The Saudis, meanwhile, funded the Afghan Mujahedeen (in coordination with the United States and Pakistan) that repelled the 1979 Soviet invasion, and Saudi religious institutions continue to build mosques and support Pakistan’s network of madaris, strengthening cultural ties between the two countries. In 1998, when Pakistan faced the possibility of international sanctions for conducting nuclear tests, the Saudis offered 50,000 free barrels of oil to help cushion the blow, leading many to speculate that a quid-pro-quo may exist between the two countries in which Pakistan would provide the Saudis with nuclear technology in the event that they should feel such a need. As recently as 2014, Saudi Arabia boosted Pakistan’s weak reserves with a $1.5 billion “gift” after Islamabad reversed its policy of neutrality in the Syrian Civil War,reportedly agreeing to provide weapons to Syrian rebel forces. This month, as Shia Houthi rebels advanced against Yemen’s primarily Sunni government, Riyadh once again called on their Pakistani allies to provide military assistance.
The Yemen Resolution in Context
This time, however, Prime Minister Nawaz Sharif’s government introduced a resolution to Parliament asserting Pakistan’s neutrality in the conflict, which was subsequently passed unanimously. The decision by Pakistan not to join their Saudi allies should be viewed by American observers as a welcome departure from the past for several reasons. First, the clear voice with which members of parliament expressed their opposition to military involvement in Yemen sends an important message as to the capacities of a government which had been previously weakened by protests that continued throughout the latter half of 2014.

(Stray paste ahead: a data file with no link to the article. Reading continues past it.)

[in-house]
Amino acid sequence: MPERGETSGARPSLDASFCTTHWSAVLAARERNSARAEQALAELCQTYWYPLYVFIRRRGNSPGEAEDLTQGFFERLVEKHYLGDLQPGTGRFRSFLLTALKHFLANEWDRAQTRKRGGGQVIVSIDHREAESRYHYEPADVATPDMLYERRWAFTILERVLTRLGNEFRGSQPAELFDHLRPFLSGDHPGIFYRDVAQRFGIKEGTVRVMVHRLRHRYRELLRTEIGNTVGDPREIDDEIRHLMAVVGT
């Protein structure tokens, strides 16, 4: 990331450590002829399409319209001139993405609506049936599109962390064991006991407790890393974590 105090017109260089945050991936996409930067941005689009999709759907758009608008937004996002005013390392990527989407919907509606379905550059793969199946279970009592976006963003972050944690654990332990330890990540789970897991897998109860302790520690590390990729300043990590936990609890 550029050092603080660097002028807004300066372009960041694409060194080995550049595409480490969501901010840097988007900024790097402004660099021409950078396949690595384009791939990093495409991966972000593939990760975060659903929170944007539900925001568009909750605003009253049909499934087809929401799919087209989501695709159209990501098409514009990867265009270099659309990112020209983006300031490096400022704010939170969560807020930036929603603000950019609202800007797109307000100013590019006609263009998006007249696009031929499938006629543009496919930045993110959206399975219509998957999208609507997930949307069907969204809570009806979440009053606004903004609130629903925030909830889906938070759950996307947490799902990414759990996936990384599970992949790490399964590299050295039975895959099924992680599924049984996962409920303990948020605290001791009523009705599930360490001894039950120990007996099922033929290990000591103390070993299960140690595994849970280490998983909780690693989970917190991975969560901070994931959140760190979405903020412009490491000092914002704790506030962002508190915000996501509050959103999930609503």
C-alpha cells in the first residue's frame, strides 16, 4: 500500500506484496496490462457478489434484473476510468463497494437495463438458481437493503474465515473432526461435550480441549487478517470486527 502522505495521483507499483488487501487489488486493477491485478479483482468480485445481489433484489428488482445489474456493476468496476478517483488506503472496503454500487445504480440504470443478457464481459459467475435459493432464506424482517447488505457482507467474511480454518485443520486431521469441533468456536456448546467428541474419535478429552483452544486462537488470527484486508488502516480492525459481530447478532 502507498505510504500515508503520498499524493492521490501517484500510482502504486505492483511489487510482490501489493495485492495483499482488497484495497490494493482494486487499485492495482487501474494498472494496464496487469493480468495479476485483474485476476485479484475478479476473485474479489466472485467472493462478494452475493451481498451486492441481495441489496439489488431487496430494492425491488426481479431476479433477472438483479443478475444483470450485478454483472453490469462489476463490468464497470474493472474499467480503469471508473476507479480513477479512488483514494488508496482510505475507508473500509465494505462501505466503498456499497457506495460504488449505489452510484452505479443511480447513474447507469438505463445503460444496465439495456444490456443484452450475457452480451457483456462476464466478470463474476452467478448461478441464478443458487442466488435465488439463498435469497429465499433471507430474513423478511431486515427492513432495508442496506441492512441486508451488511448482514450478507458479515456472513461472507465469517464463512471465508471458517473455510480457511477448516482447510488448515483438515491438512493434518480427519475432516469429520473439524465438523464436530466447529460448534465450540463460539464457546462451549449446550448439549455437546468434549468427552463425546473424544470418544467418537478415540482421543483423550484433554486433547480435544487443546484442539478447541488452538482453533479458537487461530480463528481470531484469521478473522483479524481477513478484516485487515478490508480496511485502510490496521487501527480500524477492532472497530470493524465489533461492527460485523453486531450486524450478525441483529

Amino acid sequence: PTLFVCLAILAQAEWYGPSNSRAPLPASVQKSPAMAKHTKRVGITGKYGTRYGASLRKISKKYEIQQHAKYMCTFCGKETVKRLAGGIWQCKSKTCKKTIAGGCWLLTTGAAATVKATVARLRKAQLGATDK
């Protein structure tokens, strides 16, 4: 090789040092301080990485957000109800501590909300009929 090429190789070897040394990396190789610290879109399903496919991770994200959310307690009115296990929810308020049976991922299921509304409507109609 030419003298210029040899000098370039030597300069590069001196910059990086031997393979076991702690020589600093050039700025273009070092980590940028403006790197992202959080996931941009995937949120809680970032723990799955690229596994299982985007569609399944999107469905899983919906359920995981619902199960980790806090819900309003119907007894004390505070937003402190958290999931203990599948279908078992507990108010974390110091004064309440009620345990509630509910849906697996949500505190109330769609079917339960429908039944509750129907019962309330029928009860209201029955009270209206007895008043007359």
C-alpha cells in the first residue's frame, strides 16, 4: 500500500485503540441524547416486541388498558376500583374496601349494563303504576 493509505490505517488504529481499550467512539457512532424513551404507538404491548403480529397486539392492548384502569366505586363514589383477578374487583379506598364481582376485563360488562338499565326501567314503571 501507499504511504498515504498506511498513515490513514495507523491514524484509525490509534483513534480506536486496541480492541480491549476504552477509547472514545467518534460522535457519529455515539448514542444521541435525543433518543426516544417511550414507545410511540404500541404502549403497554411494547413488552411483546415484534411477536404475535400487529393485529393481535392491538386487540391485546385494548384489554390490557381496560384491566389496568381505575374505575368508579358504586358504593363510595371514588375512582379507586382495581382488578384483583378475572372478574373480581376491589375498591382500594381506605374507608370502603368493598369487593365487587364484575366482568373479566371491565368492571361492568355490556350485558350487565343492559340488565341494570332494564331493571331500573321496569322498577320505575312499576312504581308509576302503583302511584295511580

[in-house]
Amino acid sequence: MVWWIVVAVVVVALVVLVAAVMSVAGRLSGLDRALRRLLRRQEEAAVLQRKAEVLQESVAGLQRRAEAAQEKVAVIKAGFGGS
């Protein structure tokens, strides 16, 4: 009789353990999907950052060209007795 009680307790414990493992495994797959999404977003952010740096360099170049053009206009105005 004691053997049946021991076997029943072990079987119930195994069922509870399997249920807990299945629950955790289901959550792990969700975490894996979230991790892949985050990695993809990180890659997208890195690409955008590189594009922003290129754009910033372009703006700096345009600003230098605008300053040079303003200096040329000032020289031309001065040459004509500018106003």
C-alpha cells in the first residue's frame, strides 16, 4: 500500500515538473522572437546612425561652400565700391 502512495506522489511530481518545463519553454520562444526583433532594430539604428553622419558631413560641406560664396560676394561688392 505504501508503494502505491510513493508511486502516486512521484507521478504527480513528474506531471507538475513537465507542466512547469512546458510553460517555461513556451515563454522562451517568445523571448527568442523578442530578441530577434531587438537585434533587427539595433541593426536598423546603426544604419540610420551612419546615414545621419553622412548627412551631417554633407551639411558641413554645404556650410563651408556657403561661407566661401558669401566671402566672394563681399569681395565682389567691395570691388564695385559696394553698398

Second, it avoids, at least for the moment, directly entangling Pakistan in a regional power struggle interlaced with sectarian politics centered on the Middle East’s poorest country. This is, on its face, a good thing. As we demonstrate in our ongoing project mapping Pakistan’s internal dynamics, it is also, however, important for the country’s own composure. About twenty percent of Pakistan’s 182 million people are Shia, and the country’s ongoing struggle with hardline Sunni militants has taken an increasingly sectarian turn since the late 1990s, with militant groups like Lashkar-e-Jhangvi (LeJ) and Sipah-e-Sahaba-e-Pakistan (SSP)— often operating under the banner of the Ahle Sunnat Wal Jamaat (ASWJ) and now also the Islamic State—murdering hundreds of Shia per year. Reports that the so-called Islamic State hasestablished a branch in Pakistan, should serve as a dire warning against Pakistan further stoking the sectarian flames by allowing itself to serve as a proxy force for the Middle East’s predominant Sunni power.